It has become section 13 in the amended Bill because section 13 of the original Bill was struck out. Now, in addition to this limitation as to the time of the duration of the license, or its restriction to a specified number of editions, the Bill has been modified as regards the rate of compensation. The Bill as introduced provided a fixed rate or royalty of 10 per cent on the sales price of the book. It was pointed out that that did not operate to do justice-that there are some works upon which perhaps 10 per cent might be a high royalty and that, on the other hand, there are other works on which, their intrinsic merit or perhaps those qualities which make them count among "best sellers," might justify the author in claiming a larger royalty. In particular it was brought to the attention of the committee that there are not a few authors who, in other countries, command a royalty of 20 or 25 per cent, and it was pointed out that in their cases it would be obviously not just to enable a Canadian publisher to give forth an edition of their books at a lower royalty in competition with the publishers of other countries who may be at liberty to export their books here, and who are paying the author a larger royalty. The method adopted to meet that situation is to provide that in each case the parties respectively-the publisher applying for a license and the author-shall be heard by the minister and have opportunity to place before him the different circumstances bearing upon the question of what would be a just royalty; and the minister is empowered-after so hearing the parties or after notice to the author-to determine the royalty that ought to be paid. He is also empowered to determine the number of editions that are to be published and the term of years they are to run, and any terms or conditions which the circumstances of the case may demonstrate to be necessary to be inserted in the license and to which the licensee shall be subject. Now on those two matters, those are the substantial changes that have been made. The committee trust that the changes will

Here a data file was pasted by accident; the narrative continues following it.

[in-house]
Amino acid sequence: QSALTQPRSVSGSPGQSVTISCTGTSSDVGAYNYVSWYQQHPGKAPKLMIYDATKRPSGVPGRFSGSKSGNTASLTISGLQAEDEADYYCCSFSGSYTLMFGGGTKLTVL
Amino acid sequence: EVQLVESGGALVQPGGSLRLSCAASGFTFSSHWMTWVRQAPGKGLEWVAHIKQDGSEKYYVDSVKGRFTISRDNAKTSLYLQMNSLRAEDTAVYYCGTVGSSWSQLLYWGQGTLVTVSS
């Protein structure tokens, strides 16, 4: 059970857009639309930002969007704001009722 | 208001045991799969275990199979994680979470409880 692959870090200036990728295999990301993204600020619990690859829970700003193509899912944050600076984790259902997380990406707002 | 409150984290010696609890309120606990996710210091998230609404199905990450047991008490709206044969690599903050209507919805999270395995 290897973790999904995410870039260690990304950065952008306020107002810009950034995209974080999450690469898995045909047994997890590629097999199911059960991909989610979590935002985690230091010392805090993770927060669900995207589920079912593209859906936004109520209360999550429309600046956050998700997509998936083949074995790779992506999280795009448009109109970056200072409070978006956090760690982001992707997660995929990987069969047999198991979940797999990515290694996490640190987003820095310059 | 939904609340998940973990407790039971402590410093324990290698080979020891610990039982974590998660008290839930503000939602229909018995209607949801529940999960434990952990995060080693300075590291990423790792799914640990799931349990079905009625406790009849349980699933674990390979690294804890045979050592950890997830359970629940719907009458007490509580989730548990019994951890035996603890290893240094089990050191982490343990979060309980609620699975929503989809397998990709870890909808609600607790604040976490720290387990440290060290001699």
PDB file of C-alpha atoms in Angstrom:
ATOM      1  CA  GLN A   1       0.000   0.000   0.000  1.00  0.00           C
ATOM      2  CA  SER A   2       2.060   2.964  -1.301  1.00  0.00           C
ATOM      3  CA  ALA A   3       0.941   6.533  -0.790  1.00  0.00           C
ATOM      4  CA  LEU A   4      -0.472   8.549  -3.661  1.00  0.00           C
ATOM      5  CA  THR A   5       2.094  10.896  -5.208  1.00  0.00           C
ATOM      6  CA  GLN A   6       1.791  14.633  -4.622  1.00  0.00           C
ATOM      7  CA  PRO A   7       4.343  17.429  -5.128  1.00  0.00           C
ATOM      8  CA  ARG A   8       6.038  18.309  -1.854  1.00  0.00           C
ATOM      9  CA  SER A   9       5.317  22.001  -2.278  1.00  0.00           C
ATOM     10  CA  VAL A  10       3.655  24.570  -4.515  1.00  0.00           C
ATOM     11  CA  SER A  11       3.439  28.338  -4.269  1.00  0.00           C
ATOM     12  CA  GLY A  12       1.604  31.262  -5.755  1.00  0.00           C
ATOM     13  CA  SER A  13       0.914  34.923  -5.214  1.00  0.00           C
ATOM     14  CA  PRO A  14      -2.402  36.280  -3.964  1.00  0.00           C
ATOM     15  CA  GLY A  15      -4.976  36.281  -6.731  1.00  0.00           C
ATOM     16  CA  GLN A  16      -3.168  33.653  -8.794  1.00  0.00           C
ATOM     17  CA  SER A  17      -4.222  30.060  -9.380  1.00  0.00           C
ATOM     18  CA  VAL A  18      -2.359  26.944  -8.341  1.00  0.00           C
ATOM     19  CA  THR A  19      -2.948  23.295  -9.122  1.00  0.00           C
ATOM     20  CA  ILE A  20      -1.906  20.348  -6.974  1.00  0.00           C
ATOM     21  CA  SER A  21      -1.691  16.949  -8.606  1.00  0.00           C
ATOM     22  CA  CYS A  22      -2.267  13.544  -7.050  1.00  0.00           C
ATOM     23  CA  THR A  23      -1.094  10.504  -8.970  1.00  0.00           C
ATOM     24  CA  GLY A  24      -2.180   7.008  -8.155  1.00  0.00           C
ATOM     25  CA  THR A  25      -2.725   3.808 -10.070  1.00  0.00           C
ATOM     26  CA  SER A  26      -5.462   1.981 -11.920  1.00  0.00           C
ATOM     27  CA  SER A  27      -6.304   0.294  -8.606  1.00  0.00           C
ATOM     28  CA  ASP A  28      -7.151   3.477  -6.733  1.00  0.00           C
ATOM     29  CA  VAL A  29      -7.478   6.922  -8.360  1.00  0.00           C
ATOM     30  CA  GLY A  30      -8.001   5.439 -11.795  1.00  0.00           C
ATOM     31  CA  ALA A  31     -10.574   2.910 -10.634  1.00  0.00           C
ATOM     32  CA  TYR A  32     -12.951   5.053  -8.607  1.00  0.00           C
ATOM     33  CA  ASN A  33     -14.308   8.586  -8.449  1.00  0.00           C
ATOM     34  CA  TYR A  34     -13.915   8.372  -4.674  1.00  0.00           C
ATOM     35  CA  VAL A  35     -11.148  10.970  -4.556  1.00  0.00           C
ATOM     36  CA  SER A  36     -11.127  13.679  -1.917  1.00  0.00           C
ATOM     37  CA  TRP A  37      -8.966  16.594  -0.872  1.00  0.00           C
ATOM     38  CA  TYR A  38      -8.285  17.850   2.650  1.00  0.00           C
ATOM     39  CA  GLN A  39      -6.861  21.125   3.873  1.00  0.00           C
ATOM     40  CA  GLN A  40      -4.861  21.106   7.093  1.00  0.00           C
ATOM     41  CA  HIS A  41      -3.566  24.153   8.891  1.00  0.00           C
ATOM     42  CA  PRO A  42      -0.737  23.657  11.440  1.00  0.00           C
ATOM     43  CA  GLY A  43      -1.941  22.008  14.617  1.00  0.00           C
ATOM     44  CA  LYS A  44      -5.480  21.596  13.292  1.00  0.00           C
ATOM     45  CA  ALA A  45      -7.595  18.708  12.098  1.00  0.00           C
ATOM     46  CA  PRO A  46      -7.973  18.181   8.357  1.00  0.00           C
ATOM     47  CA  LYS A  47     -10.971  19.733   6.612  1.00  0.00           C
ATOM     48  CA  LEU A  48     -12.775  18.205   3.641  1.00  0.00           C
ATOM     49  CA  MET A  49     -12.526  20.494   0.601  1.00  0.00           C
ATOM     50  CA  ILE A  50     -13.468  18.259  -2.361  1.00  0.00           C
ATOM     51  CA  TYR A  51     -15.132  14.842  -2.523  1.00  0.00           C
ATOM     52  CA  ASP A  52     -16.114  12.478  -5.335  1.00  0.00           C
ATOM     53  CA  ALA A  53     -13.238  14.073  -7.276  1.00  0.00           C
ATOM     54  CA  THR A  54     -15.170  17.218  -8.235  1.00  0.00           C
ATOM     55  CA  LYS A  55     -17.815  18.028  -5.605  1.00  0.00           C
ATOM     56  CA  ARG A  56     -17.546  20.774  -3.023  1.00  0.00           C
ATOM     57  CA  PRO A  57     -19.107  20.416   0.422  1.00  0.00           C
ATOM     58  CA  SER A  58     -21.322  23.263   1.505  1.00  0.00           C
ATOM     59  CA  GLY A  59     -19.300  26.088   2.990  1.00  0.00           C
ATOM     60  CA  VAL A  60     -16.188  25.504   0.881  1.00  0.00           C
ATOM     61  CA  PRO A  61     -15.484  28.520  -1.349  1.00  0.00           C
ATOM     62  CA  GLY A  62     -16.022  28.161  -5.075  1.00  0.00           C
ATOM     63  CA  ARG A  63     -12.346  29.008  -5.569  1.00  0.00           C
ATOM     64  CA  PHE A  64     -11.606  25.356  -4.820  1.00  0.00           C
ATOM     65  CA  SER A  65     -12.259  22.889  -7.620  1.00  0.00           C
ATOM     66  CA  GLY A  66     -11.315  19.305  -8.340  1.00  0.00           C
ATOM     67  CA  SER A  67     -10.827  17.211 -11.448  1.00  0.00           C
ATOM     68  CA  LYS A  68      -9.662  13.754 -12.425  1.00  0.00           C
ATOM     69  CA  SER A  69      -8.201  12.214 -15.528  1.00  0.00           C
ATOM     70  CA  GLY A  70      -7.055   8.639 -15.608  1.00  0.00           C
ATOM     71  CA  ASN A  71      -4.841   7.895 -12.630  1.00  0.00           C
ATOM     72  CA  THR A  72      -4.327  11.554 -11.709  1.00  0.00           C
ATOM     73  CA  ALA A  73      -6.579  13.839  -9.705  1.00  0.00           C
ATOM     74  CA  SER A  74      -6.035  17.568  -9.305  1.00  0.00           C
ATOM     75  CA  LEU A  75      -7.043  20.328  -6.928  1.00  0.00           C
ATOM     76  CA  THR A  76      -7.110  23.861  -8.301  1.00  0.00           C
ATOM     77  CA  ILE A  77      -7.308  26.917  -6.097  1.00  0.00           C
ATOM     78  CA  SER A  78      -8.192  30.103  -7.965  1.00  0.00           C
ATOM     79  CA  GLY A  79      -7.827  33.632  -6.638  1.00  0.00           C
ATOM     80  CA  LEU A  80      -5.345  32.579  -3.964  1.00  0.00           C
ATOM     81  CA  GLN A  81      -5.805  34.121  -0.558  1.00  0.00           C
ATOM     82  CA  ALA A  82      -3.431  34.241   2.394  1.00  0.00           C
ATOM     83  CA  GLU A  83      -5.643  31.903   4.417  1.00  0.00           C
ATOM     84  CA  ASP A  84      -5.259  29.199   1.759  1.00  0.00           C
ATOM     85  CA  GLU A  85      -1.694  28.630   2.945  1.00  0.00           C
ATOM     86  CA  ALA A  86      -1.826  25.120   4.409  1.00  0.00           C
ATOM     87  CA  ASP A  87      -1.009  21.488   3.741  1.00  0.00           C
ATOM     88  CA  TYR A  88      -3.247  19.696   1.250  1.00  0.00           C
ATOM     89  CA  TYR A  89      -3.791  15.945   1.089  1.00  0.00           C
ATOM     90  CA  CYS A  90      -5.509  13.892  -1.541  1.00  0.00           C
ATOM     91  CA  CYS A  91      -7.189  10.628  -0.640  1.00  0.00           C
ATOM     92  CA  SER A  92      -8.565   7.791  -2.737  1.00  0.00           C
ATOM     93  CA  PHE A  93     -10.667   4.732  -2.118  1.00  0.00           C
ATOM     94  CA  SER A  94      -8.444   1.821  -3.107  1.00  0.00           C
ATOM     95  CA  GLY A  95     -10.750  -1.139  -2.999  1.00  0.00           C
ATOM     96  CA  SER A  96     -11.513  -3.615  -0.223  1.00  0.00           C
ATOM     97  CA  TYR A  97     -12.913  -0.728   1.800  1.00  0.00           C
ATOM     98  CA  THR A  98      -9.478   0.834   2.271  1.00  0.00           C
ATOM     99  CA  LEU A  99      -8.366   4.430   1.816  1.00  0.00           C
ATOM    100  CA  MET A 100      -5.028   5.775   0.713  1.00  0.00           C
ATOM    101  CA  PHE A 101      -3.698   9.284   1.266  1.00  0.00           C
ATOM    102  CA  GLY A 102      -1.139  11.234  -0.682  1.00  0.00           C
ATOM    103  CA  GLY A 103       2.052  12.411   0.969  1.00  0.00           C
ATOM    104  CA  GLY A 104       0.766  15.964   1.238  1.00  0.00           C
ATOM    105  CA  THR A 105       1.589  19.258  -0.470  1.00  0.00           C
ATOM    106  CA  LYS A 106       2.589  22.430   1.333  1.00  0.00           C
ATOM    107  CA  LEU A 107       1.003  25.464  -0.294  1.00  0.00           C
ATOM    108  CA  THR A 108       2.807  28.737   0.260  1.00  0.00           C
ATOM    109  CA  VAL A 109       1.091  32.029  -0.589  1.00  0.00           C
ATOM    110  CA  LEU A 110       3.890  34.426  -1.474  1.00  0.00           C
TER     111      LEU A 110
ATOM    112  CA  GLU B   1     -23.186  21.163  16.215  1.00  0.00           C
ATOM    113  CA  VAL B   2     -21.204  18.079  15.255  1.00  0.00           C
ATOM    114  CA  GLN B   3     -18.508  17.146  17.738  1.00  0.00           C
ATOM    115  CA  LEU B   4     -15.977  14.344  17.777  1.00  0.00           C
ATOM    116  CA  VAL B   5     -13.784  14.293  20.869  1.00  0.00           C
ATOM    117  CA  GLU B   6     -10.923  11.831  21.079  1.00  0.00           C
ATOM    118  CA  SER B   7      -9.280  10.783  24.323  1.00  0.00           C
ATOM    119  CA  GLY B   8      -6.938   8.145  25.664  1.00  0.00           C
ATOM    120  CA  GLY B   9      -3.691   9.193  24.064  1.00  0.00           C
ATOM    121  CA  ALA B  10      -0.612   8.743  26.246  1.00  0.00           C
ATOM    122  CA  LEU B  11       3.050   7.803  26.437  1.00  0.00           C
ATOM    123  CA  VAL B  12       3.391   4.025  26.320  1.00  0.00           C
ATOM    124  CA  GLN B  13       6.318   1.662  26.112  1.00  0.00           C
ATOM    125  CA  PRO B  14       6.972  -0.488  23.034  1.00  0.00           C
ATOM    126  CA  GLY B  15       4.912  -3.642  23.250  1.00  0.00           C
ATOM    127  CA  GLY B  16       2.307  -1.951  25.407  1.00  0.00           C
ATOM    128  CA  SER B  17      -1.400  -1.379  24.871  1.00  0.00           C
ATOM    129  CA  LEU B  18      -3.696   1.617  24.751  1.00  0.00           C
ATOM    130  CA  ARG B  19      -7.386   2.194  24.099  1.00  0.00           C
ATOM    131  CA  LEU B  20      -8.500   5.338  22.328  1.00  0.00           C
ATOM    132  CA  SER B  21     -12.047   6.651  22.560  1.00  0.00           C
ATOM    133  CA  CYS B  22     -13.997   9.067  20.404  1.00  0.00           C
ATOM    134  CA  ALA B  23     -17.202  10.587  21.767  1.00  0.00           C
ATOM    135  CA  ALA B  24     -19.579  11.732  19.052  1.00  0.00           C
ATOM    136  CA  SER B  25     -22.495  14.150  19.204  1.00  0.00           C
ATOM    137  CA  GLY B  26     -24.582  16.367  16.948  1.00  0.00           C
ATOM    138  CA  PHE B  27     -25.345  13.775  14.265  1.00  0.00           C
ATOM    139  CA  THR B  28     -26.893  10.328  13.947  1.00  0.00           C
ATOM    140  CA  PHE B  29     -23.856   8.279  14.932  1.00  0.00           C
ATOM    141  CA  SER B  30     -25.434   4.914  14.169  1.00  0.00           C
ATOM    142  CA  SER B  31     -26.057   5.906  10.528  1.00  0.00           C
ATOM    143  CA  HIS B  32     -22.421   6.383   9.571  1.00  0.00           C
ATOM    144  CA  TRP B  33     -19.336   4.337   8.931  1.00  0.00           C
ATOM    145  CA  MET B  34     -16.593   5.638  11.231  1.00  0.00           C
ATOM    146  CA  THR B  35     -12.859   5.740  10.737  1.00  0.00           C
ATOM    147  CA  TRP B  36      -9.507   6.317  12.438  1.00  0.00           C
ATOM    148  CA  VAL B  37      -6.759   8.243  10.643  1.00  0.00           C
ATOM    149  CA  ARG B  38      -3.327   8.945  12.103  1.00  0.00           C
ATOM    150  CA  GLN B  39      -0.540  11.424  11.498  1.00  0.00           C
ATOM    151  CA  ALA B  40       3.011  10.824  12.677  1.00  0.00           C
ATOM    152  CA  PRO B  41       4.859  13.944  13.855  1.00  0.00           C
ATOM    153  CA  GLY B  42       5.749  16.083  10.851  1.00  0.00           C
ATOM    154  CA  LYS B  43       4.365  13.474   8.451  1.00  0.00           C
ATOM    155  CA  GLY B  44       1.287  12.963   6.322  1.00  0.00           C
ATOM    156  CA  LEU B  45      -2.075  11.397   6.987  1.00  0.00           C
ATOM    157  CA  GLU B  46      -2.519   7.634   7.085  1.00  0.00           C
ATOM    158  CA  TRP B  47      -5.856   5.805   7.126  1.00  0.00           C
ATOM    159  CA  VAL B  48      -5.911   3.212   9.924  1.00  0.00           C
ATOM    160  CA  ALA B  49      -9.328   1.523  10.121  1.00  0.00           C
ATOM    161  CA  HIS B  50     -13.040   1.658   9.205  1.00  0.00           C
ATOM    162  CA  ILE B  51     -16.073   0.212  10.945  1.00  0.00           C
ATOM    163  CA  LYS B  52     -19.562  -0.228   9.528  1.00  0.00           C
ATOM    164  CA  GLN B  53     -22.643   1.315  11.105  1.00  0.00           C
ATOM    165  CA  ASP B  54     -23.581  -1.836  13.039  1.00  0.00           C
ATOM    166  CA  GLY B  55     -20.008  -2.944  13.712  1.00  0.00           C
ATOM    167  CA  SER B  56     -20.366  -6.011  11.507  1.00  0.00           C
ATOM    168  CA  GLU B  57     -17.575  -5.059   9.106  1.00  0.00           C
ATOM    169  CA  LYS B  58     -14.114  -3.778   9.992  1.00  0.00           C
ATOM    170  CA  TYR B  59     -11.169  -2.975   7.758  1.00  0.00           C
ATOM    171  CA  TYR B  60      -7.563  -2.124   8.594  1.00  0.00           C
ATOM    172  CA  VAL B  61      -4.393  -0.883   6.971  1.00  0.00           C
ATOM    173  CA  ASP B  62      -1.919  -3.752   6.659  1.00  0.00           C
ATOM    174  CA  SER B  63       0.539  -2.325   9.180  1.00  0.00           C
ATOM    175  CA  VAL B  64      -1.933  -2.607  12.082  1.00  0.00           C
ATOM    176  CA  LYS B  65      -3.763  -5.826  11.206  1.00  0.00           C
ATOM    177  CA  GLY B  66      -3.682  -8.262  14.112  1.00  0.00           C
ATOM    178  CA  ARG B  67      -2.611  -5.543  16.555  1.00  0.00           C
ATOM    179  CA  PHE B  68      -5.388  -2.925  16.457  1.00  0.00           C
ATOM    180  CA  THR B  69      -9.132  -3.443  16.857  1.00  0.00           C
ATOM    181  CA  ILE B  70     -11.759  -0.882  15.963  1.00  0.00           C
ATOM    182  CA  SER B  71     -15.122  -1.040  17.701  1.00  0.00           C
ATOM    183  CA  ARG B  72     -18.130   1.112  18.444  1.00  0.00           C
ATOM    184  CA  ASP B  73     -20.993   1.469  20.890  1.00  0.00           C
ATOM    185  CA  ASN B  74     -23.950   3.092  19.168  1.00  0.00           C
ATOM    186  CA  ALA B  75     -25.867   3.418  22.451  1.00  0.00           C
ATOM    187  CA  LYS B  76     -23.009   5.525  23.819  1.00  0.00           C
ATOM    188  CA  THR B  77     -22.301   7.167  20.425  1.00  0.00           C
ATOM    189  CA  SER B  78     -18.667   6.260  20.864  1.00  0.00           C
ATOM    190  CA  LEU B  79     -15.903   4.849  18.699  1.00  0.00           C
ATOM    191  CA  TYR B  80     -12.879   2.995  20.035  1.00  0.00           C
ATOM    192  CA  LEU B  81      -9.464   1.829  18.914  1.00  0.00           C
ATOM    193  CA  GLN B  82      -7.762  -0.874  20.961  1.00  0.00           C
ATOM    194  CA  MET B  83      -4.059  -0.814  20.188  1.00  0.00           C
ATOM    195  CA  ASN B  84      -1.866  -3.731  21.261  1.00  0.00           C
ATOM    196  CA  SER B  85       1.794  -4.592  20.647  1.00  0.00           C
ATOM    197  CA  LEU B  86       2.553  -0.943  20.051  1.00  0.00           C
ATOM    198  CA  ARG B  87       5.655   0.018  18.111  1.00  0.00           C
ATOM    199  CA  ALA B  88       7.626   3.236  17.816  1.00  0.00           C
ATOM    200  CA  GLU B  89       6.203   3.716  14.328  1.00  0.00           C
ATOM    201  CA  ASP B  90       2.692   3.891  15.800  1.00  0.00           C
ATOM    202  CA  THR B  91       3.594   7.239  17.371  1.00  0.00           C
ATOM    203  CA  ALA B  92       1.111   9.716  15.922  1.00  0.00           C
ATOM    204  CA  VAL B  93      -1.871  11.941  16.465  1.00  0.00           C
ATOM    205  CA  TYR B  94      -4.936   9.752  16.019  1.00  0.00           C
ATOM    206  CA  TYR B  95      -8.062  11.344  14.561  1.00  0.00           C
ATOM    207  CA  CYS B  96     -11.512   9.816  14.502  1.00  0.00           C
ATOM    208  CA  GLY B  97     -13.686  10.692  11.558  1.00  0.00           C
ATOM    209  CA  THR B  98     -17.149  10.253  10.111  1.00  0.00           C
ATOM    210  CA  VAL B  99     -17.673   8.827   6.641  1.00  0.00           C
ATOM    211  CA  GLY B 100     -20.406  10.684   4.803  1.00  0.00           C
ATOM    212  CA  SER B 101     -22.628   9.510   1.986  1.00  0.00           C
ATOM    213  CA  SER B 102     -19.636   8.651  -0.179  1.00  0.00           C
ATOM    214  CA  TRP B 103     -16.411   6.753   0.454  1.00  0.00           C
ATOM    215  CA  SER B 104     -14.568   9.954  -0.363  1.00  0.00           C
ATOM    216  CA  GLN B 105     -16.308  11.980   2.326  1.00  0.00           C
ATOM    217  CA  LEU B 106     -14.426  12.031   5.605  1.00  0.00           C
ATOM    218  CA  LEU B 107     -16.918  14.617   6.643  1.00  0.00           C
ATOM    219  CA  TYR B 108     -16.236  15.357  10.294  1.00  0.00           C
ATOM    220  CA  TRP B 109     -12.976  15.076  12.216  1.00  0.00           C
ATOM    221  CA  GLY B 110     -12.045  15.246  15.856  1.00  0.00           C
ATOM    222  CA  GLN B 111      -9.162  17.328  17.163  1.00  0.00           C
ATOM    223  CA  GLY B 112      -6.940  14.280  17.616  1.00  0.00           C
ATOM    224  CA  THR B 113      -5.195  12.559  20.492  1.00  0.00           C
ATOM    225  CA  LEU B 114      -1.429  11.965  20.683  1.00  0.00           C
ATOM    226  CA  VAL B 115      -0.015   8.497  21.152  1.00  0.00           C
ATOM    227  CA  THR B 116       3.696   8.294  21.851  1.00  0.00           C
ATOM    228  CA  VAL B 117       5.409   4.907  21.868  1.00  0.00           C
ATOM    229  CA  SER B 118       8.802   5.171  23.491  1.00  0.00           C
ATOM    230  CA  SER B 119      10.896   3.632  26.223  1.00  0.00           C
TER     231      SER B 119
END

commend themselves to the judgment of the Committee of the Whole and of the House.
The other matter, 'which gave rise to a good deal of discussion and difference of opinion, has to do with the question of copyright in connection with phonographic discs and the rights of the author. It applies mostly to musical publications, and to the right of the author when copies of his work are made by means of the production of discs to be used in phonographs and other mechanical contrivances whereby songs are reproduced. In that connection it is to be pointed out, that the maker of the discs gets a copyright himself in the disc that he has made. Nobody is entitled to make copies. If I have made a disc from an original plate, nobody has a right to reproduce copies from that disc, so that the manufacturer of the disc gets a substantial advantage in that regard. The discussion, however, did not turn on that. The discussion turned upon the adjustment of the rights respectively of the author of the work reproduced in this way and those of the person reproducing. The clauses in that regard have not been substantially or materially changed by the committee. As regards the question of remuneration the provision of the Bill as originally introduced was that the author of a piece which was so reproduced-